A project is underway to develop new drones that go beyond surveillance and are capable of building structures with the use of 3D printing software.
The team of scientists and engineers are looking to develop aerial robots that are able to fly into either remote locations or disaster zones, and construct shelters and buildings using additive building manufacturing (ABM). Researchers from the University of Bath, Imperial College and University College London have come together for what will be a four-year colloborative project culminating in the creation of pioneering new drones for worldwide use.
Despite ABM fundamentally transforming the industry and giving way to an age of 3D-printed development, the systems are ill-suited to construction in remote areas. Existing tools have historically been too large and too difficult to service, ruling them out of development in remote areas. Looking to address that challenge, the research project aims to develop an innovative ABM system capable of manufacturing shelters and bridges remotely.
It will primarily comprise a swarm of drones that can conduct aerial surveys as well as assess and manufacture structures. With the use of autonomous robots, the team are hoping to significantly shrink ABM and, by doing more in the air, improve its mobility and appropriateness for complex builds. The drones would then act self-sufficiently, working together to assemble a build on site.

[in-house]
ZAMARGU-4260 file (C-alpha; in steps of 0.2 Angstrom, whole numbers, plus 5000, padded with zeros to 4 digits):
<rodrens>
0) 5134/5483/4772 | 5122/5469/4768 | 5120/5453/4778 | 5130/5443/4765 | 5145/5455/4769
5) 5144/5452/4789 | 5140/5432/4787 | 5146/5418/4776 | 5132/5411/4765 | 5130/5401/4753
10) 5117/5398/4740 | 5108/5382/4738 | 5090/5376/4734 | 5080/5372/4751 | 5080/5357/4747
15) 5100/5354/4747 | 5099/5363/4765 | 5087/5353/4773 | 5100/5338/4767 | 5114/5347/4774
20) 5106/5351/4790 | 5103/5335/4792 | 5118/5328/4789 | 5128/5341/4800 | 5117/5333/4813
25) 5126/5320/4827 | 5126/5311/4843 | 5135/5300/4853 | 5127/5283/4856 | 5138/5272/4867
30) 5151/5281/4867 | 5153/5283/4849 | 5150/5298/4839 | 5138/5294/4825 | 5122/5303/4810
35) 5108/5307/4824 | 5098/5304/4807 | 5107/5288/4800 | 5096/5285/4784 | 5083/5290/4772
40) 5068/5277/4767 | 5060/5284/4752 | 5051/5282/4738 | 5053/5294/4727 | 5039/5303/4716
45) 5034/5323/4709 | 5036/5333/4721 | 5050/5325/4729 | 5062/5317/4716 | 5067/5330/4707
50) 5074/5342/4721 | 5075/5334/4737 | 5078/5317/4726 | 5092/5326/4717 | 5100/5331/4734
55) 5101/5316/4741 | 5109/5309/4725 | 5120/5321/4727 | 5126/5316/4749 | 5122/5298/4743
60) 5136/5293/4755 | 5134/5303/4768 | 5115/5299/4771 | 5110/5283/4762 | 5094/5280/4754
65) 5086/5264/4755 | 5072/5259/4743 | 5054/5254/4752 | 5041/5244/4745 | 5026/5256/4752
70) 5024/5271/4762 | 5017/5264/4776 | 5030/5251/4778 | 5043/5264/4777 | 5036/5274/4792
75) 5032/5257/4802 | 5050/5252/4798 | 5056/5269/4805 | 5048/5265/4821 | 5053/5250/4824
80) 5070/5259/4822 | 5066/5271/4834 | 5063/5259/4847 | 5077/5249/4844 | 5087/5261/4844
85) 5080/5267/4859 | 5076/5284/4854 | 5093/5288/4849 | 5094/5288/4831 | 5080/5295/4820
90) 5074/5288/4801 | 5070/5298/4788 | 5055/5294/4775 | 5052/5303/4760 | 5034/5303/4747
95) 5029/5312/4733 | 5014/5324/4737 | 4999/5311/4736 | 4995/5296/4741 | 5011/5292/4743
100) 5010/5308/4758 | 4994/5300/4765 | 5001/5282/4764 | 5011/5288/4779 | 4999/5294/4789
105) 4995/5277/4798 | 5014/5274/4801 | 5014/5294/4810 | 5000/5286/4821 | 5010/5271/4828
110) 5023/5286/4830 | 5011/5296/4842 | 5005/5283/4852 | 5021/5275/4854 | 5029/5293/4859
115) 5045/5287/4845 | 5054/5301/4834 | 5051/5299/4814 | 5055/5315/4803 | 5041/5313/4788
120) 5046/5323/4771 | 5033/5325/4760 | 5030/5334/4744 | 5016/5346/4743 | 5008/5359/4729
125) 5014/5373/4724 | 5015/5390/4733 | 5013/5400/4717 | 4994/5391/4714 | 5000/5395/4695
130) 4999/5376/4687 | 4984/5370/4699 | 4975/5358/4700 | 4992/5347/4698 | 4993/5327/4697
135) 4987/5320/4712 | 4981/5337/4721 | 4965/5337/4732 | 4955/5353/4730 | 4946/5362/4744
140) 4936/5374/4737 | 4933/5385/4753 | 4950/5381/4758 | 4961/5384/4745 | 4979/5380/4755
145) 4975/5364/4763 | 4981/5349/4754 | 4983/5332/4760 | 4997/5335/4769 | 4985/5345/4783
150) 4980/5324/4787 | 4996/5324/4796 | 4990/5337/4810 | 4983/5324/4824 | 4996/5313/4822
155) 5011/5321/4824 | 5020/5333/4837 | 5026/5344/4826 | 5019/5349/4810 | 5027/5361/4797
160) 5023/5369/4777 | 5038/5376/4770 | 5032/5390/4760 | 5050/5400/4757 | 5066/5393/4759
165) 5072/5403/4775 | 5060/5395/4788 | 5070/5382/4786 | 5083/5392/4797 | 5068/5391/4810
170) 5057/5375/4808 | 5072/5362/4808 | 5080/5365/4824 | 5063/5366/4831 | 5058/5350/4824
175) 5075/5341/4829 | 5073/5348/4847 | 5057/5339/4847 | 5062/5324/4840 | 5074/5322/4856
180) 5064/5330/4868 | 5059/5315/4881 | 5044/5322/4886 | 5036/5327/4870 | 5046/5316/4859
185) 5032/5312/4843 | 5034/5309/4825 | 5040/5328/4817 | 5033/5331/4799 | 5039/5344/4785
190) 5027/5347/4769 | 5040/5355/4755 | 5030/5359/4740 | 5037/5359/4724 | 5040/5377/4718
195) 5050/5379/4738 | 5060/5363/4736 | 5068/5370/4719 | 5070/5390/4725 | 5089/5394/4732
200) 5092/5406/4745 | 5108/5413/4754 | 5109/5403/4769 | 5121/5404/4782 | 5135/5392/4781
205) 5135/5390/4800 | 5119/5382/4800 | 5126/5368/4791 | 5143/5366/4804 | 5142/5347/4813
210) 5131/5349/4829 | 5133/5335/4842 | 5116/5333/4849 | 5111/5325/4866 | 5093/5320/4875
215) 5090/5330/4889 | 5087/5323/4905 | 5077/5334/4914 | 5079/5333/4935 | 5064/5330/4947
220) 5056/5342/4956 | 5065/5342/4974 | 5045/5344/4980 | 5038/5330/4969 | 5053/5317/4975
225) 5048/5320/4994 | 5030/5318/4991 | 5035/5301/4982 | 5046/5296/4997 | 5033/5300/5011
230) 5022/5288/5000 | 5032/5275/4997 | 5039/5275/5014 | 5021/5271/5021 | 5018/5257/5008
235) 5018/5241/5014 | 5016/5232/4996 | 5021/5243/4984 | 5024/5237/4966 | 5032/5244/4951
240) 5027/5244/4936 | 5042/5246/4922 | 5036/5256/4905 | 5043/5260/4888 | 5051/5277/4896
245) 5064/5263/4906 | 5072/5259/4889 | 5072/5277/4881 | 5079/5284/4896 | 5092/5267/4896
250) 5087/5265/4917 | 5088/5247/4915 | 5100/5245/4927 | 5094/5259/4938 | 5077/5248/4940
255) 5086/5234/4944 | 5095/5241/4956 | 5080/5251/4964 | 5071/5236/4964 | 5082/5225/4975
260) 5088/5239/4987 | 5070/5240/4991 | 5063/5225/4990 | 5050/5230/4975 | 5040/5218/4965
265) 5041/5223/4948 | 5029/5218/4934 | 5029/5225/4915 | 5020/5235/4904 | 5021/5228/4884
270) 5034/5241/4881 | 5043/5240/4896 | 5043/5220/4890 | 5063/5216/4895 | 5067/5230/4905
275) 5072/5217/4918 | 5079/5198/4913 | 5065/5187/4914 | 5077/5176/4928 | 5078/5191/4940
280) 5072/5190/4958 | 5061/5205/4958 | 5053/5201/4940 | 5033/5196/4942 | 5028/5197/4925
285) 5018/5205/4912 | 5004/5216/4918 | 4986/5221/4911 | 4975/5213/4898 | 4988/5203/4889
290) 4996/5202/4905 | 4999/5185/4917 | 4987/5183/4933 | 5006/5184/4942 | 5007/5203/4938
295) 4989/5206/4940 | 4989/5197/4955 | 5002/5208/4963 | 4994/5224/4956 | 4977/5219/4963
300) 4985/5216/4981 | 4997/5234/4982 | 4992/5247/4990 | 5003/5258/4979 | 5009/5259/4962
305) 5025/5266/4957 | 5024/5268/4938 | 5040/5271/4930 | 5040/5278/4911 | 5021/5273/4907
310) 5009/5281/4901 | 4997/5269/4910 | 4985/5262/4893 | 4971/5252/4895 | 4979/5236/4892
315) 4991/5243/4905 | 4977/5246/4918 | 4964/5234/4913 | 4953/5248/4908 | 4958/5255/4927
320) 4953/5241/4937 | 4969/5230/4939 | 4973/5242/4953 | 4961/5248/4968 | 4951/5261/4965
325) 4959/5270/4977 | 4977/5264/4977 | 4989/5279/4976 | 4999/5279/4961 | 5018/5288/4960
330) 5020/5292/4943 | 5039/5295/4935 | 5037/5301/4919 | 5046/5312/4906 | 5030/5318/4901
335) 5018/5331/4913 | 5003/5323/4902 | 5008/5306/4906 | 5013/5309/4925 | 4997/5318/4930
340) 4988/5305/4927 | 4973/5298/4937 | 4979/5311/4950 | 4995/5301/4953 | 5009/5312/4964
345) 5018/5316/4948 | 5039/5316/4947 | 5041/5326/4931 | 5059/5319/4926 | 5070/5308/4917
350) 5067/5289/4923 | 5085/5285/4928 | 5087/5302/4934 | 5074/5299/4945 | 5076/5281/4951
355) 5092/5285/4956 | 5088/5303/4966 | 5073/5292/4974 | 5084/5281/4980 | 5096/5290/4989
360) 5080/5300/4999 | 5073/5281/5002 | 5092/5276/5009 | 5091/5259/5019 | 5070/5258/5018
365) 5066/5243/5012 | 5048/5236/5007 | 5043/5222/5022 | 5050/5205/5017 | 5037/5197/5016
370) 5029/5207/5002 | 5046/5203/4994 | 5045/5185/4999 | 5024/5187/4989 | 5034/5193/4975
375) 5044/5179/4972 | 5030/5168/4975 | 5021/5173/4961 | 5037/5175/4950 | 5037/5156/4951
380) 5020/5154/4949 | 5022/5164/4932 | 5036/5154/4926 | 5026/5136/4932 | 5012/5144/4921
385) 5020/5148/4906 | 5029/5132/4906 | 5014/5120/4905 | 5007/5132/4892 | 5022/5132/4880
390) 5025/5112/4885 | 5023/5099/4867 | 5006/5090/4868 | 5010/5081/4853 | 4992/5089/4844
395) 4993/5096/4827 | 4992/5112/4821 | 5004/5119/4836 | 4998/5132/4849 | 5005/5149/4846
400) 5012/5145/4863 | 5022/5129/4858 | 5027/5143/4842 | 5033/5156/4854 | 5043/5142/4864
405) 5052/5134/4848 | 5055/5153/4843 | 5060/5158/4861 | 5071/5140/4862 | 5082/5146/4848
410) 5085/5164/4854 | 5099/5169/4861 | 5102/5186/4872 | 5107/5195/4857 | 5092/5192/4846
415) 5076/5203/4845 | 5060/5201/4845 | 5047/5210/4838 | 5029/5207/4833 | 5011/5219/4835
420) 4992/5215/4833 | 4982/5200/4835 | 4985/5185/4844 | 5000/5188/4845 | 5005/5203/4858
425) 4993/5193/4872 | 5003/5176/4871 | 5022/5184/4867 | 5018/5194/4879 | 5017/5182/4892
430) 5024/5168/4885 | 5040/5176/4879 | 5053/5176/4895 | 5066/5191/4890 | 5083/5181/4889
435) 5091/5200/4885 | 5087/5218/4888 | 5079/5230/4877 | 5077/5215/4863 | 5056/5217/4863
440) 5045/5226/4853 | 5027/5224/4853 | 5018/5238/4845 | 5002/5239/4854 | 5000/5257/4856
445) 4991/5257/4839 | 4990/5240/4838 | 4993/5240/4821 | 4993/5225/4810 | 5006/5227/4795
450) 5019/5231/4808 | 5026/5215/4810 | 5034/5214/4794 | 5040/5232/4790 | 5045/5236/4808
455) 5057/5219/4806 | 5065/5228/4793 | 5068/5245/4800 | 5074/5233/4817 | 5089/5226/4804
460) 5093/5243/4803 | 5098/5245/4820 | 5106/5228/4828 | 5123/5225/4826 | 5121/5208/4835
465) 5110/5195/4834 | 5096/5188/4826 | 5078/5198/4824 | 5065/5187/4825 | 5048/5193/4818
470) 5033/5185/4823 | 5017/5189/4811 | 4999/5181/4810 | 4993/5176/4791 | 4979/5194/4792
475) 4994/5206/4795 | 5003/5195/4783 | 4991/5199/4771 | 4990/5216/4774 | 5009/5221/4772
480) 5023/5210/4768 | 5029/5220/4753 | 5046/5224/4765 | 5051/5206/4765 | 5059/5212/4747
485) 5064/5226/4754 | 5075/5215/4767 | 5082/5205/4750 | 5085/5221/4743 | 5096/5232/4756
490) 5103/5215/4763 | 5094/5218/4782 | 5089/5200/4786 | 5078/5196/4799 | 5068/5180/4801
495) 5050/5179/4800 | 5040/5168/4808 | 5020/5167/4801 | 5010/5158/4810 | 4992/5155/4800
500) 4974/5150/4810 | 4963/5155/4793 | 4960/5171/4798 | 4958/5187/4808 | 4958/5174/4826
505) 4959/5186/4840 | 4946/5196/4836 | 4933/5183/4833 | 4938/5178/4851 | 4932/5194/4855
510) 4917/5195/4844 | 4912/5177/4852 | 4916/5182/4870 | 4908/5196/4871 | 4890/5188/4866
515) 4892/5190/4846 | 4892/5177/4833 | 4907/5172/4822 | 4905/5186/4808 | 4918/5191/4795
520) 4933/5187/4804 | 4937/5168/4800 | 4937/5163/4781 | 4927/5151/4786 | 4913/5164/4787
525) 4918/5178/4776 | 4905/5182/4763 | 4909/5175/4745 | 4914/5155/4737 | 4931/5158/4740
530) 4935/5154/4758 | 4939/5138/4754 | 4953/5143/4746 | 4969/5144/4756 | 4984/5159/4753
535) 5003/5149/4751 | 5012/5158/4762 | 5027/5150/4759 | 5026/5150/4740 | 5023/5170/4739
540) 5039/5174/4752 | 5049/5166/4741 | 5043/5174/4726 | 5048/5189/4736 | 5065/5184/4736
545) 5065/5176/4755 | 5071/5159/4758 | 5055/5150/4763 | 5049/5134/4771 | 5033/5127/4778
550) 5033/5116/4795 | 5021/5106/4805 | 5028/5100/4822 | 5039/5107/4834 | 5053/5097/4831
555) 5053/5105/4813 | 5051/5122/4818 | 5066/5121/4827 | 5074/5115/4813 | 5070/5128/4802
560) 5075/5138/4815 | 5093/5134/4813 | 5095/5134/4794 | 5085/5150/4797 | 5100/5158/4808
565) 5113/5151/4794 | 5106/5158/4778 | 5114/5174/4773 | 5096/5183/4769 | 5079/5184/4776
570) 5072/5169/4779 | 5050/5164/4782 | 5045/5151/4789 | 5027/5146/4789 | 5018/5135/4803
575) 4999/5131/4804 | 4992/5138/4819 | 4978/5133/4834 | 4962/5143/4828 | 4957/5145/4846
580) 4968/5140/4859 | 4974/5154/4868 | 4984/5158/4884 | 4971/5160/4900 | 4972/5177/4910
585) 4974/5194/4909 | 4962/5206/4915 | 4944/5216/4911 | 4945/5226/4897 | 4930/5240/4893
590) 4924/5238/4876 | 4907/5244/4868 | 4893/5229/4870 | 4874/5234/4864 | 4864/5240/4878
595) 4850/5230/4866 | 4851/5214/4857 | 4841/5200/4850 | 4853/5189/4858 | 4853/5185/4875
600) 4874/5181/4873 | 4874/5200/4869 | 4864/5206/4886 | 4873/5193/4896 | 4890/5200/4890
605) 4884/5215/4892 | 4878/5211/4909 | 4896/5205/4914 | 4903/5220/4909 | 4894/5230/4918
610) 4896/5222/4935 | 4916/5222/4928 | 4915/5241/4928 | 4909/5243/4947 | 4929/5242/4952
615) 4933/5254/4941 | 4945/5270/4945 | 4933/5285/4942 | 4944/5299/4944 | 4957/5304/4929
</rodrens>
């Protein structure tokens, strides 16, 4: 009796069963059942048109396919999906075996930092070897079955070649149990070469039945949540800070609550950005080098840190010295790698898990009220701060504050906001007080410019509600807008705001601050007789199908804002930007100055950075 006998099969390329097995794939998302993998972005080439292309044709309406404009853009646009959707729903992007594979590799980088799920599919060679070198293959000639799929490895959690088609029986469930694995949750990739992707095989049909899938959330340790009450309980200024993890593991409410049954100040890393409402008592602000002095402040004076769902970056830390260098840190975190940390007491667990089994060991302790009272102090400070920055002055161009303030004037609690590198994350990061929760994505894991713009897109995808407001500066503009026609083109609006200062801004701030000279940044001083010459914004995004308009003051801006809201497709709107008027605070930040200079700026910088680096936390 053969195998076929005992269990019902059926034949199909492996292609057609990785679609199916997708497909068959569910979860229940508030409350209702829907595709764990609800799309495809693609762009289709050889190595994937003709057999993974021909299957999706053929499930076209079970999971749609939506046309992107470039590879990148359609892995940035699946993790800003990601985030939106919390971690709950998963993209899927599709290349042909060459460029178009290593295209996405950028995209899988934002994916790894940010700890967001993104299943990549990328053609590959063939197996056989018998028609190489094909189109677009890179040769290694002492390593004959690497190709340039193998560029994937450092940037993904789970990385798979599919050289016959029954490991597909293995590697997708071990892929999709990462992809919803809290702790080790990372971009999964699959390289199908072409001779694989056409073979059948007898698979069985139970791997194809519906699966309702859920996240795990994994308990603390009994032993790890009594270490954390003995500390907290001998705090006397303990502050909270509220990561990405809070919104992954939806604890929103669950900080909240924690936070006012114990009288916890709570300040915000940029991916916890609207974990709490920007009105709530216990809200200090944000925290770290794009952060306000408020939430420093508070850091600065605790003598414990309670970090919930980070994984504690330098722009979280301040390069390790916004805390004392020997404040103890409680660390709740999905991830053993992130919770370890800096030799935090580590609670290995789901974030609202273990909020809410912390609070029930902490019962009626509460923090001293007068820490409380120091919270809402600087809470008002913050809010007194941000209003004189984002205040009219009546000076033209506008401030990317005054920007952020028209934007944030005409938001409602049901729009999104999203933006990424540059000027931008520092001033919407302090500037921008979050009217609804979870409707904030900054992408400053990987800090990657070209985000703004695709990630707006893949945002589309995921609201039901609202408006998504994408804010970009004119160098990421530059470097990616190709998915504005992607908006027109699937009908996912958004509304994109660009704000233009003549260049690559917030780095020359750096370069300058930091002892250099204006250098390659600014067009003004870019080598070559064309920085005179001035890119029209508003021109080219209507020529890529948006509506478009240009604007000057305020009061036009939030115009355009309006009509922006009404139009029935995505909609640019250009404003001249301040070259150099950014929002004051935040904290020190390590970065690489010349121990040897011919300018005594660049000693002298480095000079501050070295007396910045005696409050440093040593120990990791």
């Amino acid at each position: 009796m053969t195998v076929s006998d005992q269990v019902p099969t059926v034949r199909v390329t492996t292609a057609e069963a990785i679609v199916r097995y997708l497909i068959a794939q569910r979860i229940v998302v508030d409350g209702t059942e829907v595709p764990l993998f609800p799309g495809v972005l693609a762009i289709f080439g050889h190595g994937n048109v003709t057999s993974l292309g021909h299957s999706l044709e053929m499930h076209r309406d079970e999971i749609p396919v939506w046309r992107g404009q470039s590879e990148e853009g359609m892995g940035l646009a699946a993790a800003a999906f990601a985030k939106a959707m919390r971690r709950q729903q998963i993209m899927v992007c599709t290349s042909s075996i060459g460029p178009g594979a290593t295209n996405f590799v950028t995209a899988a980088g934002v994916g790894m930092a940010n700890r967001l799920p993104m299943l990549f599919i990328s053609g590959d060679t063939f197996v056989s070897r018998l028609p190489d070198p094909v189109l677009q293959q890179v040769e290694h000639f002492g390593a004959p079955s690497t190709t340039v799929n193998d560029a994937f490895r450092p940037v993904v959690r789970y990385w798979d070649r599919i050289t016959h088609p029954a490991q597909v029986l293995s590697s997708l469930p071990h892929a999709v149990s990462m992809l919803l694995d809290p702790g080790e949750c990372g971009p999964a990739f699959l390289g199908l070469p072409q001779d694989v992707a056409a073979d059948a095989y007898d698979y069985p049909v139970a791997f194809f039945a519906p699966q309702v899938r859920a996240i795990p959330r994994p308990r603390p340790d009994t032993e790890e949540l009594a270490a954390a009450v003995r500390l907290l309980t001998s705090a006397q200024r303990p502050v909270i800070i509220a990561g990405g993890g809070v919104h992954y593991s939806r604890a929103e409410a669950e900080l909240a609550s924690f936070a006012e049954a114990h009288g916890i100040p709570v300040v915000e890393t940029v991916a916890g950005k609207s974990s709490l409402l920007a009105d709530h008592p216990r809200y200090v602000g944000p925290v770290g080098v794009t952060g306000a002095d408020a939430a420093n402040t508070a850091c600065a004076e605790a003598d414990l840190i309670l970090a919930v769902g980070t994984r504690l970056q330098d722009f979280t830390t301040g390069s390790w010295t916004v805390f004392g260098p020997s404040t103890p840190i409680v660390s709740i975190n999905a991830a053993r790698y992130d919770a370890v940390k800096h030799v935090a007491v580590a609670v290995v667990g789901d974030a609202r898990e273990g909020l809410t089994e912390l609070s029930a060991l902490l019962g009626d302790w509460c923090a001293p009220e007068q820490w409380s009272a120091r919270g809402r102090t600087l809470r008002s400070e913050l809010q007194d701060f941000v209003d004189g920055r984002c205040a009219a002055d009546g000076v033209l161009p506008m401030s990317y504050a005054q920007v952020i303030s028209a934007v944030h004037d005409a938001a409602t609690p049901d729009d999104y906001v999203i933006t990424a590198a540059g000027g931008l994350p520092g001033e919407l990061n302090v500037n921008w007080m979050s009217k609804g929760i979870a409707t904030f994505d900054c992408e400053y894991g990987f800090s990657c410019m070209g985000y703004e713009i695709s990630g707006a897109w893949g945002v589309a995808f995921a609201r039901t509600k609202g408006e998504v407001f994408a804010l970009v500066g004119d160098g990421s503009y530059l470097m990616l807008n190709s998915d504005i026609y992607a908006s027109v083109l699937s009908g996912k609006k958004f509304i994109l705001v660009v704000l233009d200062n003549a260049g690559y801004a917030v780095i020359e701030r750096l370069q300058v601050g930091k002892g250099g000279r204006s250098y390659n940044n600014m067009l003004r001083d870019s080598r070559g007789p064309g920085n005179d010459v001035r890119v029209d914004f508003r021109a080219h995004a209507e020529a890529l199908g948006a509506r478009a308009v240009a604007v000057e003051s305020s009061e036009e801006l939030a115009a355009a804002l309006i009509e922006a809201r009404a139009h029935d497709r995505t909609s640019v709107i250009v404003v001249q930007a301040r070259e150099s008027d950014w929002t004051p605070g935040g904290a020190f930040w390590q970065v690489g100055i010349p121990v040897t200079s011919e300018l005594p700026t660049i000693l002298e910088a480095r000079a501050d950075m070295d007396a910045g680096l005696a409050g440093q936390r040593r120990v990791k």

Of course, the use of drones in the construction industry is already pronounced and the technologies have been used successfully for surveillance during the design stages of development. Despite re-purposing drone technology for actual construction, engineers will continue to make use of the robots’ surveying capabilities; the swarm will use complex Building Information Management (BIM) systems to scan and model the building and surrounding area.
Imperial College London’s Dr Mirko Kovac from the Department of Aeronautics is leading the multimillion pound project. Billed as one the sector’s most exciting projects to date, it has already received in excess of £3.4m of funding from the Engineering and Physical Sciences Research Council and various other industrial partners.